Tag Archives: Applied Linguistics

Blog like a boss

30 Sep

Saturday Night Live just turned 40 and I may or may not have gone down a rabbit hole of Will Ferrell amazingness  and Andy Samberg songs (the video below – NSFW!).  Although Andy probably didn’t have ELT blogging in mind when he composed it, I take inspiration from wherever I can get it, especially living in Dubai.

In any case, after spending far too many hours on an MSc paper on discourse analysis of ELT blogs, I came up with a 6500-word monstrosity (you can email me if you’re a masochistic applied linguist looking for some light holiday reading). If you just want a quick synopsis of the findings though and are curious what luminaries @thornburyscott, @hughdellar, @teflerinha, and @Harmerj have in common, then read on!

The stars of the show

First, a big thank you to Scott, Hugh, Rachael and Jeremy for (unknowingly) providing the texts for my mini-corpus – good ol’ public interwebs. In any case, I only used bloggers with sizable followings, a large number of posts, and who also have published materials in other ELT genres.

It’s a genre I tell you (ok, maybe a sub-genre)

Although much of my academic rambling had to do with specific genre features of ELT blogs, suffice to say that all these blogs have a lot in common in terms of field (context, content, etc.), tenor (discourse community), and mode, as well intertextuality and the inherent structure of blogs.

How to do it

For me, perhaps the most interesting part was the consistency of the communicative ‘moves’ of the different authors. If someone was to ask me how to write an ELT blog (hey, it could happen), this is what I’d tell them:

1) Capture their attention with the title

Whether it’s humour, alliteration, or a question to the audience, make sure the title is catchy. My personal favourite from the corpus was Harmer’s “What the Dickens!” – I’m always going to read that one.

 

2) Create interest using multi-media

Ok, you’ve got the reader’s attention, now time to seal the deal. No one cares about words these days, so better whack in a picture, cartoon or video to liven up the text! Rachael gets my nod of approval for her pond full of floating rubber ducks.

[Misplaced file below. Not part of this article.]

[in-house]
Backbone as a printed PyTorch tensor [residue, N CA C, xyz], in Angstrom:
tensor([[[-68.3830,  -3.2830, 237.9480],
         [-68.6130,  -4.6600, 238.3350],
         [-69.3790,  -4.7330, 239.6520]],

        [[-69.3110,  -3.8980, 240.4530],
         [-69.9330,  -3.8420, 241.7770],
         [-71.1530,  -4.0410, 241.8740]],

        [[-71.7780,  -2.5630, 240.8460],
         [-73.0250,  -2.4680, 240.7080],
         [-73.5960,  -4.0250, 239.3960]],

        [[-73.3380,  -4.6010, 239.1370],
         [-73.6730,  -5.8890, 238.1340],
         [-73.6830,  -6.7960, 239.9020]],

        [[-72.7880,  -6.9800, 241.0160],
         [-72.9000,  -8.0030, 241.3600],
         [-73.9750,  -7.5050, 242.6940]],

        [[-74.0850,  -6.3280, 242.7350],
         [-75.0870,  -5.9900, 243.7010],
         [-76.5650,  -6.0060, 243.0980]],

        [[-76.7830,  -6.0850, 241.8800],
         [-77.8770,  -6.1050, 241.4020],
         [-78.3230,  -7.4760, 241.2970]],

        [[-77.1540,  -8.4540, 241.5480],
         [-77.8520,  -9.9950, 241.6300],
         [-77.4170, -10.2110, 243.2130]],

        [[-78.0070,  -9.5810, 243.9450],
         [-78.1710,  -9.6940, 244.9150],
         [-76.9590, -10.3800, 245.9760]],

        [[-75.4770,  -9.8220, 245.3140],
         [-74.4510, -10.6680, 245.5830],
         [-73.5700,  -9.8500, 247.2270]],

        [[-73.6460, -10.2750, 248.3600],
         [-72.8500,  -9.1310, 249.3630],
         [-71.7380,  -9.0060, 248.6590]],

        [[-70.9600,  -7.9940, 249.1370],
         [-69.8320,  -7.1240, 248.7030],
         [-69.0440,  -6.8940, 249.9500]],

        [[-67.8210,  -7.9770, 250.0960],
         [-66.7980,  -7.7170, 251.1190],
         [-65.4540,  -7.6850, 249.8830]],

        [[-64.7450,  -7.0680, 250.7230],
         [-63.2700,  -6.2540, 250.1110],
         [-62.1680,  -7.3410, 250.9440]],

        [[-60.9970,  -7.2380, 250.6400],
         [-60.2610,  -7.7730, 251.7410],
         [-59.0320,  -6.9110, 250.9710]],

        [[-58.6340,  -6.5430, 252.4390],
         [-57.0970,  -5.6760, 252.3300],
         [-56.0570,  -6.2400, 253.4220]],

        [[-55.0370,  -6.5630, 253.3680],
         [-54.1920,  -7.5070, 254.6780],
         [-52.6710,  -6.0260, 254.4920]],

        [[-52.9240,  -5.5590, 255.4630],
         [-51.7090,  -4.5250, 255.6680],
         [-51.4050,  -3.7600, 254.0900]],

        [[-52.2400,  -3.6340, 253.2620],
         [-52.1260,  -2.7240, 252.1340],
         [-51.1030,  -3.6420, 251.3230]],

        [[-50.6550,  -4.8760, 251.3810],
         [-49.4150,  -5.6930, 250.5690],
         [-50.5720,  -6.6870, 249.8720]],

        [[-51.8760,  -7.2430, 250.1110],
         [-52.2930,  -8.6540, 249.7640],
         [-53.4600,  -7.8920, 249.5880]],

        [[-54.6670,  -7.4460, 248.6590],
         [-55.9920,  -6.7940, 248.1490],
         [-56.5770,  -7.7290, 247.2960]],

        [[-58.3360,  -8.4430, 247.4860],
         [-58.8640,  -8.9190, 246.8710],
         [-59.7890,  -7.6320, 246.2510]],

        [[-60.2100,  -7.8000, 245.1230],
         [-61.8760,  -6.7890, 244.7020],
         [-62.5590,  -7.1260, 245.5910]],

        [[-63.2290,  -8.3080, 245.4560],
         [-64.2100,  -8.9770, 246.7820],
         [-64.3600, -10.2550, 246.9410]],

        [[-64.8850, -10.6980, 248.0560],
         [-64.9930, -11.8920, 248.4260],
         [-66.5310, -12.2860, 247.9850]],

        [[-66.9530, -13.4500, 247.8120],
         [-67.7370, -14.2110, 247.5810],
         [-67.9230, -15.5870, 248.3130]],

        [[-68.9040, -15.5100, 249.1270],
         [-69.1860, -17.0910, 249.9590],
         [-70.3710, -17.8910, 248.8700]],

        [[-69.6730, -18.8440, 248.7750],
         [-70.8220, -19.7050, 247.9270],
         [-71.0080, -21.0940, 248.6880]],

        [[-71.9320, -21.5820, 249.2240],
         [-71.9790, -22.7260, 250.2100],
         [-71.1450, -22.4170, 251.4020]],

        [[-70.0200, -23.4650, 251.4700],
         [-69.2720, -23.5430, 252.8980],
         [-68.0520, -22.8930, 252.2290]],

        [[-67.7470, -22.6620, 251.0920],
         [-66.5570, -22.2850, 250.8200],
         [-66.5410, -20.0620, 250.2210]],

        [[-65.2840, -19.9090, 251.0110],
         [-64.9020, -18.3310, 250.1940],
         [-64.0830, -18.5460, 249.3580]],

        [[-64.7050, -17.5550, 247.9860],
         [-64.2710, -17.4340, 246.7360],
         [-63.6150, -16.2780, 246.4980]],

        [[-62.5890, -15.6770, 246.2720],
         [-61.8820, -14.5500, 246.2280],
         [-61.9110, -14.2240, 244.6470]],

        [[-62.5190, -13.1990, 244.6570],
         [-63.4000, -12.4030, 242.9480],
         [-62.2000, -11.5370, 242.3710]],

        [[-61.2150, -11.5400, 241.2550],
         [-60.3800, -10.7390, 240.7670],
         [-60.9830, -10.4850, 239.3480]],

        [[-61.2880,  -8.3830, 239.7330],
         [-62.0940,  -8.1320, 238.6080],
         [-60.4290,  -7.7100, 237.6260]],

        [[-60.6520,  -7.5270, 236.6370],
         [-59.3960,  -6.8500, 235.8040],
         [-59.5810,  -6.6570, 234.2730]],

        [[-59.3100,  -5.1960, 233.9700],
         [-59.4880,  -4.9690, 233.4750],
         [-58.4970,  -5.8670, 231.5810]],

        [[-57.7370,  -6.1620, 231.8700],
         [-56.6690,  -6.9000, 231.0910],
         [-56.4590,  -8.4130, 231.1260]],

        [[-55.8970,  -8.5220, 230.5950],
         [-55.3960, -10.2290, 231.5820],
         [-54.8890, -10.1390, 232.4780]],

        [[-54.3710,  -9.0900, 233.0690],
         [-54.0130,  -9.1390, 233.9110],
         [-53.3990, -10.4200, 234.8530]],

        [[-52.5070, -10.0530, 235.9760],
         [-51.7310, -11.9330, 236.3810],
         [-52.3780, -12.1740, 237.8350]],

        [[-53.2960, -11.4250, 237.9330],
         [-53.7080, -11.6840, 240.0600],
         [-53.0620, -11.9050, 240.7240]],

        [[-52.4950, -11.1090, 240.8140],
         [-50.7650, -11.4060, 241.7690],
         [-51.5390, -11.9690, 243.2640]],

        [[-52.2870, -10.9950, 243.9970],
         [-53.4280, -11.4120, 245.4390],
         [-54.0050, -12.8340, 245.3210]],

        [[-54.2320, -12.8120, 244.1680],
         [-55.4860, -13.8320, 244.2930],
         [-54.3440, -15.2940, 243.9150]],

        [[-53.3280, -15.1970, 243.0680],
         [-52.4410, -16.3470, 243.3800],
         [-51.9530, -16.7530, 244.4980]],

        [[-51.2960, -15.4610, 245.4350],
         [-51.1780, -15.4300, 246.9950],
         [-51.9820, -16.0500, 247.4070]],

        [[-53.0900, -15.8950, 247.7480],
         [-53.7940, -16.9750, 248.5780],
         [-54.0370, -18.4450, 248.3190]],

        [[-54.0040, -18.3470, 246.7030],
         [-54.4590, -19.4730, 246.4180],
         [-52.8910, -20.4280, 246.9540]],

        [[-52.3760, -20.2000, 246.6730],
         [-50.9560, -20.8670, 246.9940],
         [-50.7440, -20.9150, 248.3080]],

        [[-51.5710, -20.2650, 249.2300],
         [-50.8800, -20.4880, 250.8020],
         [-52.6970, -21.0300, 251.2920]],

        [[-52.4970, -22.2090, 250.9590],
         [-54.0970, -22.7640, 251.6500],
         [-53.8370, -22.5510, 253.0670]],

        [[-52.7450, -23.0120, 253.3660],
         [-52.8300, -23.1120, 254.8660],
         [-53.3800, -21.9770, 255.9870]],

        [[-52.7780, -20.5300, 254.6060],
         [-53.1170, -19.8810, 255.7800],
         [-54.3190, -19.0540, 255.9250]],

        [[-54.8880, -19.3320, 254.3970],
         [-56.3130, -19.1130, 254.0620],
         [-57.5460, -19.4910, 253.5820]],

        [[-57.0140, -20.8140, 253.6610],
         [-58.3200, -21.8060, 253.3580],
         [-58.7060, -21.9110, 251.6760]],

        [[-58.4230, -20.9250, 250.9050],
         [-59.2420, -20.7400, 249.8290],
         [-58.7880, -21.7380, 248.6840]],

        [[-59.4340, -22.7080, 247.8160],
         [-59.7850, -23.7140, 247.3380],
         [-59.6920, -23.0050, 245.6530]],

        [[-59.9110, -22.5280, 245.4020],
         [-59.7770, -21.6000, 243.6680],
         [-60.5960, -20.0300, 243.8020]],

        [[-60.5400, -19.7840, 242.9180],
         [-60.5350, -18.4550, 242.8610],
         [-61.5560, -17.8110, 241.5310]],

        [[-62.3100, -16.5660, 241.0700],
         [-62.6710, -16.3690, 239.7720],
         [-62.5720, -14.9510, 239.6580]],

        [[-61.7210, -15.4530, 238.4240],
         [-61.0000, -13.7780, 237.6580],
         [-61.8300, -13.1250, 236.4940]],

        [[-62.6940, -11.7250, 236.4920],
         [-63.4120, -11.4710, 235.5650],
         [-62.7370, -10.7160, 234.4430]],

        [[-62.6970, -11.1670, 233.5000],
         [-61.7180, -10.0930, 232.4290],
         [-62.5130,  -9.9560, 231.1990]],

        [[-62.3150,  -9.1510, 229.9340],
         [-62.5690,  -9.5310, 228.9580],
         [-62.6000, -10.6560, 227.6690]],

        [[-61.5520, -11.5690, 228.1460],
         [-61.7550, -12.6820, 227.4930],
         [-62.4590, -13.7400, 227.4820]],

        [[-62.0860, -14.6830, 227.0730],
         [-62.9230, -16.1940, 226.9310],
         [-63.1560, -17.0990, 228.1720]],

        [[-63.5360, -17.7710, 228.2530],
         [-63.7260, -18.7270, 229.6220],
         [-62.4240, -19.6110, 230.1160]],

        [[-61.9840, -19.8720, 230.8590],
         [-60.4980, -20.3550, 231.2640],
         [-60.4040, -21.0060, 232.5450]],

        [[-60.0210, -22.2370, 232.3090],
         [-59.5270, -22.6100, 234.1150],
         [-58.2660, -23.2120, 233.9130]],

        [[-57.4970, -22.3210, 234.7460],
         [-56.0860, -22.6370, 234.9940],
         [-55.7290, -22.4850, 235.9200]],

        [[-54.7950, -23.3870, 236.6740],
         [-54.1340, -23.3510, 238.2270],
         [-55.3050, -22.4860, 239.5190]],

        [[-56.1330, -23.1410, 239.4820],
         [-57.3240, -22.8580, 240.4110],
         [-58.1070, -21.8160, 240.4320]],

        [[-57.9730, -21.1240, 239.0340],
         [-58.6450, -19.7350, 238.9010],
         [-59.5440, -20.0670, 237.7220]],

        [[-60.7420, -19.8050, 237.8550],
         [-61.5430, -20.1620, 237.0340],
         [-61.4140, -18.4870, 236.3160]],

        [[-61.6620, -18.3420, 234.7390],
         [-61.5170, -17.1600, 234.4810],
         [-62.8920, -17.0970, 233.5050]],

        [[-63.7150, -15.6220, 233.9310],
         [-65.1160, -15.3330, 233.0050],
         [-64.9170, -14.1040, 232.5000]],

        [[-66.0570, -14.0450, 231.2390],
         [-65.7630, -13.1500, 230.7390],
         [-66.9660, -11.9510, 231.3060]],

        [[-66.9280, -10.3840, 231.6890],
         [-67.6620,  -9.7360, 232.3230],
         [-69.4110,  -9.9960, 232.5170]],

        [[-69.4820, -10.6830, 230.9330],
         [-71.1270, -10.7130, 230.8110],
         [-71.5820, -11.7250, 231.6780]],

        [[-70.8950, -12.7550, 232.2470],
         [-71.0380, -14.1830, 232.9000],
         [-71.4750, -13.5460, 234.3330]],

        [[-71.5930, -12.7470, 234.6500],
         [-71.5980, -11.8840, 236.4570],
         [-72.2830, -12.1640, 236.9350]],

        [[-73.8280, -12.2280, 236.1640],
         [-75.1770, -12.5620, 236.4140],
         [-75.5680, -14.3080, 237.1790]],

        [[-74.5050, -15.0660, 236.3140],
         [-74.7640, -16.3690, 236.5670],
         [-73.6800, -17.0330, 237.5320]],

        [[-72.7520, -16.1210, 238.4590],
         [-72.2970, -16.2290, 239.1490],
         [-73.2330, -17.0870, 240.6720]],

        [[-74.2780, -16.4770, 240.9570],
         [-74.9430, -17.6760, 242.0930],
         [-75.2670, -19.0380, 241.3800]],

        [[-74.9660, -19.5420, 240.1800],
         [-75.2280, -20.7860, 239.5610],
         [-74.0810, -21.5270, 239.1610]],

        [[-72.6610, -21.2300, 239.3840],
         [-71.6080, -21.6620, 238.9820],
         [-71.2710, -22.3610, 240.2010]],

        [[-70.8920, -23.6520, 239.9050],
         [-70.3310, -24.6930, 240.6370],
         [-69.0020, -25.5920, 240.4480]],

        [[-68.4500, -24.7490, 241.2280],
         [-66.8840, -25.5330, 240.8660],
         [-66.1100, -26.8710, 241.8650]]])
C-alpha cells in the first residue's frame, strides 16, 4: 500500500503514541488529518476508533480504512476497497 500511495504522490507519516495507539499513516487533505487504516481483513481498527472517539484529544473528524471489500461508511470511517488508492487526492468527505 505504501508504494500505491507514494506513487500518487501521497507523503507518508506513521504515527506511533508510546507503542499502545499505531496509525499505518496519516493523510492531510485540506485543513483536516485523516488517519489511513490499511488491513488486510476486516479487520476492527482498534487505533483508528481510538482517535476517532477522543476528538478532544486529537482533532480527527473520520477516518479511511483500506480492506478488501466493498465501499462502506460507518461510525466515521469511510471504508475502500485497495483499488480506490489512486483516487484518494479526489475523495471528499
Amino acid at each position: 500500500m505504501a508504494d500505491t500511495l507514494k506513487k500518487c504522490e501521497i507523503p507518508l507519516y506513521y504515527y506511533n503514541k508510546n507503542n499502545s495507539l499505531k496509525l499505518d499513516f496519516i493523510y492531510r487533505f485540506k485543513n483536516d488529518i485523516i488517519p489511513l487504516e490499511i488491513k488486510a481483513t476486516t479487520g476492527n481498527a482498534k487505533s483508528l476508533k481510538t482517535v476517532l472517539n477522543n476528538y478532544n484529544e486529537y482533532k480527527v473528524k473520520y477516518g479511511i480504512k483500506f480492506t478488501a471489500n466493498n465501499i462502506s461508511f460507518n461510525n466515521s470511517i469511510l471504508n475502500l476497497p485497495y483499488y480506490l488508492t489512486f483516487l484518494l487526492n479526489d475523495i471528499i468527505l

3) Tell a personal anecdote

Now the reader’s hooked, but you don’t want to scare them off with cold ELT talk. Better warm them up with a little story. A tangentially related personal anecdote seems to be the safest bet, but if you don’t leave your ELT cave very often, then a current event will do in a pinch. The winner for this category is Scott who combines personal travel and current events with this opening line: “As the sign suggests, with the passing of the same-sex marriage bill, it’s been a good time to be gay in New York.”

 

4) Provide information/opinion on topic of interest to the ELT community

There’s no more delaying it – time to hit them with the heavy stuff. Luckily for you, if you’re writing an ELT blog, there’s not much chance of a non-ELT audience ever coming across your post. Too many good ones to choose a favourite for this move – there’s a reason I read these blogs!

 

5) Appeal to authority

It may be a personal blog, but a little back up never hurts. References to your own/others’ published work, informal work, and corpora should all do the trick.

6) Prompt or ask a question to finish

This ain’t no stuffy article, this is a blog post godammit. If you want some interaction you need to go out and get it, preferably after you’ve finished pontificating. You can either go for the direct question, What new talks are you working on?” or the not-so-subtle hypothetical, “I’d be very interested to hear any comments…”

7) Link up to the community (this move can occur at any time)

Of course, since the internet lets you link to other ELTers’ output, you should probably crank the connections up to 11. Why not link to #ELTchat, other bloggers’ posts, or even to some new fancy app if you’re that way inclined (not that there’s anything wrong with it).

8) Interact with the ELT community

At this point all your hard work should have paid off and the comments and adulation are rolling in. Now you can just sit back, thank everyone for stopping by, and have a chat with your PLN friends. Good times.

Exception to prove the rule?

Interestingly, to start I had collected texts from Adrian Underhill’s amazing pronunciation blog and had noticed that his posts didn’t typically follow the move sequence. His texts were later cut from the research as he didn’t have enough followers (outrageous!), which brings up the question: is his blog less popular because he doesn’t follow the typical conventions? Ok, so it probably has more to do with his lack of a twitter account, but if I can’t draw dubious conclusions from my own tiny sample size, what’s the point of doing research?

Hmm… looking back at this post, it seems I’ve forgotten about move #6, so if anyone has any more ELT blog examples that confirm/refute this move sequence, please let me know below. Cheers.

Condemner or Condemned

13 Oct

If you ever visit IH Dubai in the afternoon, there’s a good chance you’ll stumble into a round of ‘Guess that Collocation’.  Someone shouts out a random word, everyone guesses the most common collocation, and then we check the COCA or BNC corpus.  What can I say, we really know how to party.